Donald Farr
Former Editor, Mustang Monthly
November 14, 2011
Photos By: Jerry Heasley

Carroll Shelby may be 88 years old, but that's not stopping him from chasing dreams and brainstorming ideas that would be over the top for anyone half his age. Or even a quarter his age. At today's Shelby American, his crew is working on a 5.4-liter engine that will produce 1,000 horsepower for Carroll's GT500 Super Snake. They're also fitting his Ford GT supercar with twin turbochargers because Carroll says he wants to drive it at 230 mph before he turns 90. In other words, there's not a nursing home anywhere that can hold Carroll Shelby.

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Carroll is also taking care of some missed opportunities from the past. This one began with a phone call to Stephen Becker, vintage Shelby broker and long-time friend of Carroll's.

"Carroll called and told me he always wanted to put a Paxton supercharger on the 351 Windsor in a '69-'70 GT350," Becker says. "It was the car he never got around to building in the 1960s."

By 1969, Shelby's involvement with the Mustang that carried his name was little more than his stamp of approval. Beginning with the '68 model year, Shelby Mustang production moved from the Shelby American facility in LA to the A.O. Smith Company near Detroit. By 1969, the design of the Shelby GT350s and GT500s had completely moved to the Ford design studios, resulting in a Shelby that looked less like a Mustang and more like a European sports car. When Shelby saw the writing on the wall for the future of performance cars, he ended the Shelby Mustang era and took off to hunt and travel in Africa. Ford discontinued Shelby production in 1969 but converted 789 leftovers into '70 models by adding black hood stripes and a chin spoiler.

Becker had the perfect car for Carroll's supercharged GT350 project-a low-mileage '70 GT350 convertible, with four-speed and air conditioning, in survivor condition with original paint, interior, and top. "I bought it from a lady in Alabama," Becker says. "Her husband had given it to her as a 40th birthday present in 1986. It was her dream car, but when she decided to retire, she asked me to find it a good home."

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You can't find a much better home for a Shelby than Carroll Shelby's garage.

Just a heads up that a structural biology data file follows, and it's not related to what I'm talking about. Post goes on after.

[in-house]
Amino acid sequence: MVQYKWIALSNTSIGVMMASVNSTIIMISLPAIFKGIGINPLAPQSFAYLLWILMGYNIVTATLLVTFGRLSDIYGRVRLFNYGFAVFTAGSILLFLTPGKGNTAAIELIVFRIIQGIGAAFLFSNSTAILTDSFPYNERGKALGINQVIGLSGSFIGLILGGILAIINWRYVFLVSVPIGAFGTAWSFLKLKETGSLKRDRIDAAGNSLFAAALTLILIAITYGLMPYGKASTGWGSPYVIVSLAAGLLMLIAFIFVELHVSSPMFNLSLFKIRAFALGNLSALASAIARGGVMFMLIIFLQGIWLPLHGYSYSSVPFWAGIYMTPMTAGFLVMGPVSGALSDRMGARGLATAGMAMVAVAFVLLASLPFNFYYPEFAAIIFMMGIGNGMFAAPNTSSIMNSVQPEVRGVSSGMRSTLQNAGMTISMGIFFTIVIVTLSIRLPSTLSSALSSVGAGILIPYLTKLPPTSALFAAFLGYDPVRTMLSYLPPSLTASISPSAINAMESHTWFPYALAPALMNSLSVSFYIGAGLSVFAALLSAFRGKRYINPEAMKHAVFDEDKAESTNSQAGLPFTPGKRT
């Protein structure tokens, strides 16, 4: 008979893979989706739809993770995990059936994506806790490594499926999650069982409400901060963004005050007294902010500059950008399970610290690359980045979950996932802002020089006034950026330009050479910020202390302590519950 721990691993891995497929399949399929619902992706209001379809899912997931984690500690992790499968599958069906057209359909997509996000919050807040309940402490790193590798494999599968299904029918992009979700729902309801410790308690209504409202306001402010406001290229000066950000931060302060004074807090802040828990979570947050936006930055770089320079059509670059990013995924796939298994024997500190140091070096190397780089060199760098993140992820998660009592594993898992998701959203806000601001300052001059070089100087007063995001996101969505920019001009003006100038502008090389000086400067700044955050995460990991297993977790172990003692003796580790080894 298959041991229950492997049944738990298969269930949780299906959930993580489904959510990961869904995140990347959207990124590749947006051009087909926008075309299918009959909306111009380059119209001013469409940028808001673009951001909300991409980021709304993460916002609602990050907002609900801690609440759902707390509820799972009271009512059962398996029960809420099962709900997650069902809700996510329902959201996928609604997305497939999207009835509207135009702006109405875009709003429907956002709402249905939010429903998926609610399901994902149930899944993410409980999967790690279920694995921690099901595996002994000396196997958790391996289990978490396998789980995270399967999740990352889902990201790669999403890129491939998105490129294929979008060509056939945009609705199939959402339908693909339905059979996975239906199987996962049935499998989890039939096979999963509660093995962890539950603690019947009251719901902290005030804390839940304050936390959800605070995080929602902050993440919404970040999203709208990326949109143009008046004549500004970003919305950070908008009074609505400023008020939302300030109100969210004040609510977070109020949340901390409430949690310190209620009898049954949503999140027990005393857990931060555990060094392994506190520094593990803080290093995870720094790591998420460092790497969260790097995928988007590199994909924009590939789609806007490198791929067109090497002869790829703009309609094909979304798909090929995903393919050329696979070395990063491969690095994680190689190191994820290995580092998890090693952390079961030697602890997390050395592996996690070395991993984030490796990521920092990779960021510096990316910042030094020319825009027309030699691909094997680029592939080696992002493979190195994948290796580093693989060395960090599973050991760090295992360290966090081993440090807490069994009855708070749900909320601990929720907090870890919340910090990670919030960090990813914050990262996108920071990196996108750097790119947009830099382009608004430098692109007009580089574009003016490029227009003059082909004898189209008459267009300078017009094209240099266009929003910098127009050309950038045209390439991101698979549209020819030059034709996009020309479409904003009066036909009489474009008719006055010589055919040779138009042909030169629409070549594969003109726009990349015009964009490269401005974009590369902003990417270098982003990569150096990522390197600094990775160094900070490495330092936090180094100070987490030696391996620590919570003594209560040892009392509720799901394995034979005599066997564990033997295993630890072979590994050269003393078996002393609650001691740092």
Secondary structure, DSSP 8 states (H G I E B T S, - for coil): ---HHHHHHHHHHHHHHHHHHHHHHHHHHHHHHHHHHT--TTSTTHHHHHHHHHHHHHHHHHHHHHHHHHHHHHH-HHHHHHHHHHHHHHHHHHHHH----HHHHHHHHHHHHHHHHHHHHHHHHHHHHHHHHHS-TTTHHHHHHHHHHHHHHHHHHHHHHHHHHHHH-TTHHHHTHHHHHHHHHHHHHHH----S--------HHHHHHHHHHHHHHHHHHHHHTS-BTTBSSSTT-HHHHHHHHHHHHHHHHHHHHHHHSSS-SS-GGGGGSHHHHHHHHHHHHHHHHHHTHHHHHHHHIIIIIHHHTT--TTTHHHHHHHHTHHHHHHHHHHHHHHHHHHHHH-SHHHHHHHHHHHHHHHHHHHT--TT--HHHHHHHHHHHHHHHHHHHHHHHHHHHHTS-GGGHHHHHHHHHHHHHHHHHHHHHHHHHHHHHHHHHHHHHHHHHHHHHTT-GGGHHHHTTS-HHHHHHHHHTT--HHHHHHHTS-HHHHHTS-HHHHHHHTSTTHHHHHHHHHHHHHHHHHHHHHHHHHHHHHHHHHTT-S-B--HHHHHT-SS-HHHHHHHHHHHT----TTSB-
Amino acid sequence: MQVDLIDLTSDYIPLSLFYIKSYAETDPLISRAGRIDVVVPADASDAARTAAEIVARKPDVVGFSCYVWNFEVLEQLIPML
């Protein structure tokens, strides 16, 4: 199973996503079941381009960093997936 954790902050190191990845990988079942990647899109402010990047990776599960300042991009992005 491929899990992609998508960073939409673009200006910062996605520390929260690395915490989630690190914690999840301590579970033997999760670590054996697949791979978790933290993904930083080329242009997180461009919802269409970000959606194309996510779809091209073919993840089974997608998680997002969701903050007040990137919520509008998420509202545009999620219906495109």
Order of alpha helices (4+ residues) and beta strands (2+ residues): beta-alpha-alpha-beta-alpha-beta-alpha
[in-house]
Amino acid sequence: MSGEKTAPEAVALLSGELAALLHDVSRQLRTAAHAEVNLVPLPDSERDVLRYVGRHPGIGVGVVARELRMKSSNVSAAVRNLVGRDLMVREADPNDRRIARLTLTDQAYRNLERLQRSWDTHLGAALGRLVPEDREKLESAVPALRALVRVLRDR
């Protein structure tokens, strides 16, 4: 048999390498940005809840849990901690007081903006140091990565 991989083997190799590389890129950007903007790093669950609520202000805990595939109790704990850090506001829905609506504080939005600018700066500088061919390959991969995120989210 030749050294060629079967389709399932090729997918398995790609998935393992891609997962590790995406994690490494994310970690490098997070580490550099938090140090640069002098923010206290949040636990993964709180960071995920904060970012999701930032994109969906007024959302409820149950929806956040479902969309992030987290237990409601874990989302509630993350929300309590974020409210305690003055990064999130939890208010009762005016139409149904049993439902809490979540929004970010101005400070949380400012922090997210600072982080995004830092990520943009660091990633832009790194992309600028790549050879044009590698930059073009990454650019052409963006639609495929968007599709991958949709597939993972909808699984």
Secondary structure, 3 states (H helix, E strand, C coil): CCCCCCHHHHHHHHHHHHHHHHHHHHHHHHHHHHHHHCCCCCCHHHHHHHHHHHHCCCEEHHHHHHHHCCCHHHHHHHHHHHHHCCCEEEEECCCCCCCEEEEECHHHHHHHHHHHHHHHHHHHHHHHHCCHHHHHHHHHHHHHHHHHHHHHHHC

With Shelby American Motorsports running full-steam ahead with late-model projects in Las Vegas, Becker enlisted his shop in Atlanta to pull, rebuild, and detail the engine in preparation for the Paxton installation. The search for a vintage Paxton supercharger ended with a call to longtime Shelby expert Craig Conley, who was willing to dig into his stash to provide an original white-case Paxton for the project. Better yet, it was a rare Shelby version with the "manufactured exclusively for Shelby American" tag still intact.

Installing a Paxton supercharger on a Ford small-block is typically a no-brainer. However, the '70 Shelby presented a couple of challenges. Because the supercharger mounts on the driver side, the first obstacle was moving the A/C compressor to the opposite side. Secondly, Paxton only offered installation components for 289s; the wider 351 required different brackets. To solve the dilemma while maintaining a factory appearance, Becker called on Jim Cowles at Shelby Parts and Restoration in Wisconsin for technical assistance. Cowles created the mounting brackets for the Paxton and Sanden A/C compressor, while Classic Auto Air took the provided measurements to build the needed A/C hoses. For clearance, the battery was relocated to the trunk using a Boss 429 tray and cables.

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The entire project was completed in just three weeks. "Should have taken six months," Becker laughs. "But it was great to help Carroll realize one of his ideas and make it happen."

With the engine back in place, the one-off GT350 was delivered to Shelby's office in Gardena, California. However, when we talked with Carroll about it, he had not had a chance to drive it. "It's a unique little car with the Paxton on it," he told us. "That's what I would have done back in the 1960s. I am going to drive it to make sure that Paxton is working right!"

Becker test-drove the Shelby before delivery. "We kept the 3.00 gears because we didn't want to overheat the engine with the supercharger and A/C," he says. "It really wakes up in Second gear. And the A/C blows ice cubes!"

For Carroll Shelby, the supercharged '70 GT350 is yet another realized dream in a lifetime of fulfilled fantasies. As he's done with many projects, he plans to sell or auction the car in the future, with proceeds going to the Carroll Shelby Foundation.

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